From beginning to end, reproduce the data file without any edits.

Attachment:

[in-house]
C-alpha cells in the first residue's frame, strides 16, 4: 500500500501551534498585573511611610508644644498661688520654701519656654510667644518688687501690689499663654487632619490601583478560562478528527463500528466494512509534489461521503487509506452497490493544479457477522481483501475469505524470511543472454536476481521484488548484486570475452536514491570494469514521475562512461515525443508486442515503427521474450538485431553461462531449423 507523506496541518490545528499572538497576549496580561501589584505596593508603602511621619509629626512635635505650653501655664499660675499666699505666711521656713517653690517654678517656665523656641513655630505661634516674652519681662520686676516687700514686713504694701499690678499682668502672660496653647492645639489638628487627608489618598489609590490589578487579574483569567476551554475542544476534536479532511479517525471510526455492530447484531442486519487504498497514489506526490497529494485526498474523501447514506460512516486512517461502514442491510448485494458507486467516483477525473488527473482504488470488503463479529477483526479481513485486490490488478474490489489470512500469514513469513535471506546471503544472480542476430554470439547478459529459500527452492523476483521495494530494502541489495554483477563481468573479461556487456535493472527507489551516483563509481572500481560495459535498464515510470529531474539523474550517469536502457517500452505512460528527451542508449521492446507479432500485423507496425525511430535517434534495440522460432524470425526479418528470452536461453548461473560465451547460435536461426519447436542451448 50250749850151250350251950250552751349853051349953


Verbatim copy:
[in-house]
C-alpha cells in the first residue's frame, strides 16, 4: 500500500501551534498585573511611610508644644498661688520654701519656654510667644518688687501690689499663654487632619490601583478560562478528527463500528466494512509534489461521503487509506452497490493544479457477522481483501475469505524470511543472454536476481521484488548484486570475452536514491570494469514521475562512461515525443508486442515503427521474450538485431553461462531449423 507523506496541518490545528499572538497576549496580561501589584505596593508603602511621619509629626512635635505650653501655664499660675499666699505666711521656713517653690517654678517656665523656641513655630505661634516674652519681662520686676516687700514686713504694701499690678499682668502672660496653647492645639489638628487627608489618598489609590490589578487579574483569567476551554475542544476534536479532511479517525471510526455492530447484531442486519487504498497514489506526490497529494485526498474523501447514506460512516486512517461502514442491510448485494458507486467516483477525473488527473482504488470488503463479529477483526479481513485486490490488478474490489489470512500469514513469513535471506546471503544472480542476430554470439547478459529459500527452492523476483521495494530494502541489495554483477563481468573479461556487456535493472527507489551516483563509481572500481560495459535498464515510470529531474539523474550517469536502457517500452505512460528527451542508449521492446507479432500485423507496425525511430535517434534495440522460432524470425526479418528470452536461453548461473560465451547460435536461426519447436542451448 50250749850151250350251950250552751349853051349953